Comparison between prospective and retrospective triggering for mouse cardiac MRI

Edwin Heijman, Wolter de Graaf, Petra Niessen, Arno Nauerth, Guillaume van Eys, Larry de Graaf, Klaas Nicolaij, Gustav J Strijkers

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High-resolution magnetic resonance imaging (MRI) has evolved into one of the major non-invasive tools to study the healthy and diseased mouse heart. This study presents a Cartesian CINE MRI protocol based on a fast low-angle shot sequence with a navigator echo to generate cardiac triggering and respiratory gating signals retrospectively, making the use of ECG leads and respiratory motion sensors obsolete. MRI of the in vivo mouse heart using this sequence resulted in CINE images with no detectable cardiac and respiratory motion artefacts. The retrospective method allows for steady-state imaging of the mouse heart, which is essential for quantitative contrast-enhanced MRI studies. A comparison was made between prospective and retrospective methods in terms of the signal-to-noise ratio and the contrast-to-noise ratio between blood and myocardial wall, as well as global cardiac functional indices: end-diastolic volume, end-systolic volume, stroke volume and ejection fraction. The retrospective method resulted in almost constant left-ventricle wall signal intensity throughout the cardiac cycle, at the expense of a decrease in the signal-to-noise ratio and the contrast-to-noise ratio between blood and myocardial wall as compared with the prospective method. Prospective and retrospective sequences yielded comparable global cardiac functional indices. The largest mean relative difference found was 8% for the end-systolic volume.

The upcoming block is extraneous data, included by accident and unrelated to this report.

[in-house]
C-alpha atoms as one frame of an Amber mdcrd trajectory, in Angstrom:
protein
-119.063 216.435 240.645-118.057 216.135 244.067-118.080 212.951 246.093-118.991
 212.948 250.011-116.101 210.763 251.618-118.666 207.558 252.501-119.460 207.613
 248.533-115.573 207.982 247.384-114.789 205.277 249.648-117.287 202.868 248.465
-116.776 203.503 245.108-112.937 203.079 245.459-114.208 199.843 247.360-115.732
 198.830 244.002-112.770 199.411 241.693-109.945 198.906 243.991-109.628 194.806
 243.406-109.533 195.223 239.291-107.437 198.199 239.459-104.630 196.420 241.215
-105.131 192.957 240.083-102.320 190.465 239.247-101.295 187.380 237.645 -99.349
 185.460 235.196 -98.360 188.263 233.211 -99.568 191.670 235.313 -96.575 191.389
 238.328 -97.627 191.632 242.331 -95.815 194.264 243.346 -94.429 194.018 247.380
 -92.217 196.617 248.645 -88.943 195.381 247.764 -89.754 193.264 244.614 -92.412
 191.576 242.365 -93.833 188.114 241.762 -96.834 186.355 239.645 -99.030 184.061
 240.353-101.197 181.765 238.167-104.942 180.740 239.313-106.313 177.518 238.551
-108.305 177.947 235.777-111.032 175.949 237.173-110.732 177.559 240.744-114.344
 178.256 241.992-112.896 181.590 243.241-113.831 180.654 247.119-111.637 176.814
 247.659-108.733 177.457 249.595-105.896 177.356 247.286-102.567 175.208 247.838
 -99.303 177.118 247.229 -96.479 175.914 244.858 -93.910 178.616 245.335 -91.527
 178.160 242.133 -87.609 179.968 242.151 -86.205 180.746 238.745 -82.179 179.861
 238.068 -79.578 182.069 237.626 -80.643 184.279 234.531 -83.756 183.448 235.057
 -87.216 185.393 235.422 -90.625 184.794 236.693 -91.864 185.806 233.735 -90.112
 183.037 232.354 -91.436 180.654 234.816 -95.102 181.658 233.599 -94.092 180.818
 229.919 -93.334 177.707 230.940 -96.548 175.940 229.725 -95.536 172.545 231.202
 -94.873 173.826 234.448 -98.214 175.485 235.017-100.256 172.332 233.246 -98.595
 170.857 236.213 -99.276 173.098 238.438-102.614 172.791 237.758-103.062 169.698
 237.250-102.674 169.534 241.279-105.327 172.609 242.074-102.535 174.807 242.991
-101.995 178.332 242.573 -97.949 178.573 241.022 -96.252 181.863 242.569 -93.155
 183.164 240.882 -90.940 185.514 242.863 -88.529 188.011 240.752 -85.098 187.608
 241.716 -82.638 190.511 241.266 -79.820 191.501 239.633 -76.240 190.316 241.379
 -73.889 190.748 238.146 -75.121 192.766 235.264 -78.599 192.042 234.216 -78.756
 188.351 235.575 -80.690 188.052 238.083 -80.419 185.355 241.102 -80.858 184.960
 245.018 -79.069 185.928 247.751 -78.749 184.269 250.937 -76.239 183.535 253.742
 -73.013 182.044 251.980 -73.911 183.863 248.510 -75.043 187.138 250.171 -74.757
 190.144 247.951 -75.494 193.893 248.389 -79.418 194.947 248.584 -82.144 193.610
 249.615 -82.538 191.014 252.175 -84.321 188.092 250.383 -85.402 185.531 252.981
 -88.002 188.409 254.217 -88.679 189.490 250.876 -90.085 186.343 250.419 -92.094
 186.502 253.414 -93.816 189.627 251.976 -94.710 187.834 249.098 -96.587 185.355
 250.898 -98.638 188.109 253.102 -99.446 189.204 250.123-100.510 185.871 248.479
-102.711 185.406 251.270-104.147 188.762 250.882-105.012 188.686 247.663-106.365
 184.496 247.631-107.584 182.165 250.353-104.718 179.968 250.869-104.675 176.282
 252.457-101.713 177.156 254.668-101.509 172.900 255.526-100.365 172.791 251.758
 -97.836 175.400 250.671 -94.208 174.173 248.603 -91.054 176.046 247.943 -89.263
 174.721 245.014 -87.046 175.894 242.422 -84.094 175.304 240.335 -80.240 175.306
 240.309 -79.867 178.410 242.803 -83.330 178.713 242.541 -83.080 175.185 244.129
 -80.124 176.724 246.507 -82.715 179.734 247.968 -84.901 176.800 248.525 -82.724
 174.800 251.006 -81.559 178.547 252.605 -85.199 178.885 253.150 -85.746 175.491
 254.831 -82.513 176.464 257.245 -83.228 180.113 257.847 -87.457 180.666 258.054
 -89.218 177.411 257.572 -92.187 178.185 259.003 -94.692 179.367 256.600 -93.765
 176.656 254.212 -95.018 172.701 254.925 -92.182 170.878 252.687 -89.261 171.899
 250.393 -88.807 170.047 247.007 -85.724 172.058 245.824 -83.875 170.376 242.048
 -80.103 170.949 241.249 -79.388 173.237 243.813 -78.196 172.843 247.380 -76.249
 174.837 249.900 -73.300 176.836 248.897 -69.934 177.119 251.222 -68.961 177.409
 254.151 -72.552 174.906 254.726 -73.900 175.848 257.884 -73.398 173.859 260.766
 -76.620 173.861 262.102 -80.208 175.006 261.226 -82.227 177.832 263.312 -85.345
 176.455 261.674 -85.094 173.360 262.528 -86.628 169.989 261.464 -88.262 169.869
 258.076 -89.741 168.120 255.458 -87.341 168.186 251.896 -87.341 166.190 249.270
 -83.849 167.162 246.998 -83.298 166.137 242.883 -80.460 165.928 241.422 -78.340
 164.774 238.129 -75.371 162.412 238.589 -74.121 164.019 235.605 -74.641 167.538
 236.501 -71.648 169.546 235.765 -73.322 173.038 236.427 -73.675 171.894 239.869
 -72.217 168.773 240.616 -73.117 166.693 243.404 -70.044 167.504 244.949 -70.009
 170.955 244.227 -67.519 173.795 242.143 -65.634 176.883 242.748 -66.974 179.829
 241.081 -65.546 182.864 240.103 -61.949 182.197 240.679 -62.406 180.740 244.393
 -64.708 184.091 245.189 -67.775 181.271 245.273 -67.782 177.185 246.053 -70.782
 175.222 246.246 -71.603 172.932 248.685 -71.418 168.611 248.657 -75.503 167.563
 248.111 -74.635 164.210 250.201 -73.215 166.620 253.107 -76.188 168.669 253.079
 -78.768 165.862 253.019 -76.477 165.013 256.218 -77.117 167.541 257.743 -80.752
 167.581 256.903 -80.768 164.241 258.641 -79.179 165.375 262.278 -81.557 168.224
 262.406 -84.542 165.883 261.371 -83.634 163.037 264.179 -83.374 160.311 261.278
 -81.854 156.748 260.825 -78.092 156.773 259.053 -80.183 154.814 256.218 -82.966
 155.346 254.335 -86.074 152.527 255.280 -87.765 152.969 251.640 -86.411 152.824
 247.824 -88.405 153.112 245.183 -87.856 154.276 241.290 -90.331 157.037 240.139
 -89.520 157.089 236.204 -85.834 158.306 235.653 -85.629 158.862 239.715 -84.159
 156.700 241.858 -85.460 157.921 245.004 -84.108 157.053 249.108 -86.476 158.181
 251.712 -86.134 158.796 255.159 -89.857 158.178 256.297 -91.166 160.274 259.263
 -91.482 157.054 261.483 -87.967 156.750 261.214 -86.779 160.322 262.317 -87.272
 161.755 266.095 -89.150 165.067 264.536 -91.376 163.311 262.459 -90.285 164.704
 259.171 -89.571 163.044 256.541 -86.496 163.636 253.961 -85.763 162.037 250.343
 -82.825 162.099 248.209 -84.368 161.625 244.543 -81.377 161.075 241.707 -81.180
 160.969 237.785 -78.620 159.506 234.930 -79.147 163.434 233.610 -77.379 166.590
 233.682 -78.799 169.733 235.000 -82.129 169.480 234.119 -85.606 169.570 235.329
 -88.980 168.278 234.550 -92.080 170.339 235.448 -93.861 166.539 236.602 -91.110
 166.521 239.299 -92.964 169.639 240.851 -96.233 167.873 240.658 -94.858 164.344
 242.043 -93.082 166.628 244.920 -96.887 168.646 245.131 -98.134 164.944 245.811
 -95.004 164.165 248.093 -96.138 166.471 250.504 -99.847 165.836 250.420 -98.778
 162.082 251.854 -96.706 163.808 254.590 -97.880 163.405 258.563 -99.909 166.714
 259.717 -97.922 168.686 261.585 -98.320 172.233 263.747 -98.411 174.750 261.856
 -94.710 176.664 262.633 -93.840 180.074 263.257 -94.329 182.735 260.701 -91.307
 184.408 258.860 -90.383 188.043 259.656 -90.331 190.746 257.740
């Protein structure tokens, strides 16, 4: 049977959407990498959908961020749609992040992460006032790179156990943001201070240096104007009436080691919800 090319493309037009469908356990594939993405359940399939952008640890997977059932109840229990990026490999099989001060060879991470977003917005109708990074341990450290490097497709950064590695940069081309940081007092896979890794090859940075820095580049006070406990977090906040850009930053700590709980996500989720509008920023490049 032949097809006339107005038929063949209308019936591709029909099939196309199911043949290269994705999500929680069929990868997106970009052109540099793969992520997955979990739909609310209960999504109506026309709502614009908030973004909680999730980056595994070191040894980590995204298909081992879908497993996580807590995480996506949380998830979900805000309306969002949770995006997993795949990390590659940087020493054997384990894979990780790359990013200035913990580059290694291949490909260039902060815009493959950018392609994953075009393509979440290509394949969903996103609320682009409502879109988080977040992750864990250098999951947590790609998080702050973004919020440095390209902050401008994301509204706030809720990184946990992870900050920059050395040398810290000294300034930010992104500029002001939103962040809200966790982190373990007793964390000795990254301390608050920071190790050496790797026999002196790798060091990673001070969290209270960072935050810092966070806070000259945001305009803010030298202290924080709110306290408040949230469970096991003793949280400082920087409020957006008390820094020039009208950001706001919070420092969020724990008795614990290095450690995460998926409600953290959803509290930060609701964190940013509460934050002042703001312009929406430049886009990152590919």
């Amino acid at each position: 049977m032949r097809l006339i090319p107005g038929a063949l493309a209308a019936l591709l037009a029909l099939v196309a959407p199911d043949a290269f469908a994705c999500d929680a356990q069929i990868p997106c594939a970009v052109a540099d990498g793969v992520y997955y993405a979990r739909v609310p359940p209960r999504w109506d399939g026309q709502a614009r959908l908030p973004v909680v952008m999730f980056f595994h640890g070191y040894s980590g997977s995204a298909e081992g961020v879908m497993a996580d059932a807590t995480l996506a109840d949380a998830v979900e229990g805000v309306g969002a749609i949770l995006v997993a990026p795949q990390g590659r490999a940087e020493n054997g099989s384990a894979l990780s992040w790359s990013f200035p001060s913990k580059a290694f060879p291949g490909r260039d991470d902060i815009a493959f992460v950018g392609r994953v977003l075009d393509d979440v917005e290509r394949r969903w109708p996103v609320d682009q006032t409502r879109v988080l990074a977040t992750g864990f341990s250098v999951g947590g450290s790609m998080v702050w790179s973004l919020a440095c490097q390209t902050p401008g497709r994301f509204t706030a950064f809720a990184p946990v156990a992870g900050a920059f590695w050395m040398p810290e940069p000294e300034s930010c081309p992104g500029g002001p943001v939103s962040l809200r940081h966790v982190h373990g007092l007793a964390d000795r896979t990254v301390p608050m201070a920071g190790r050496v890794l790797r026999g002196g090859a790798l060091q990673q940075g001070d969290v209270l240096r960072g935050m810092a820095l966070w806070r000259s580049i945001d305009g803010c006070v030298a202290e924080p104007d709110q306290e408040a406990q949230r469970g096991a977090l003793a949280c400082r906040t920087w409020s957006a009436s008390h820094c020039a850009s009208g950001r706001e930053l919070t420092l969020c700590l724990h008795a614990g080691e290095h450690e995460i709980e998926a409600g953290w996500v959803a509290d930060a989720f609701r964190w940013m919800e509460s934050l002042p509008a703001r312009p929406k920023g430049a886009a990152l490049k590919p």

Original languageEnglish
Pages (from-to)439-447
Number of pages9
JournalNMR in Biomedicine
Issue number4
Publication statusPublished - Jun 2007



  • Algorithms
  • Animals
  • Artifacts
  • Echo-Planar Imaging
  • Heart
  • Image Enhancement
  • Image Interpretation, Computer-Assisted
  • Magnetic Resonance Imaging, Cine
  • Mice
  • Phantoms, Imaging
  • Reproducibility of Results
  • Sensitivity and Specificity

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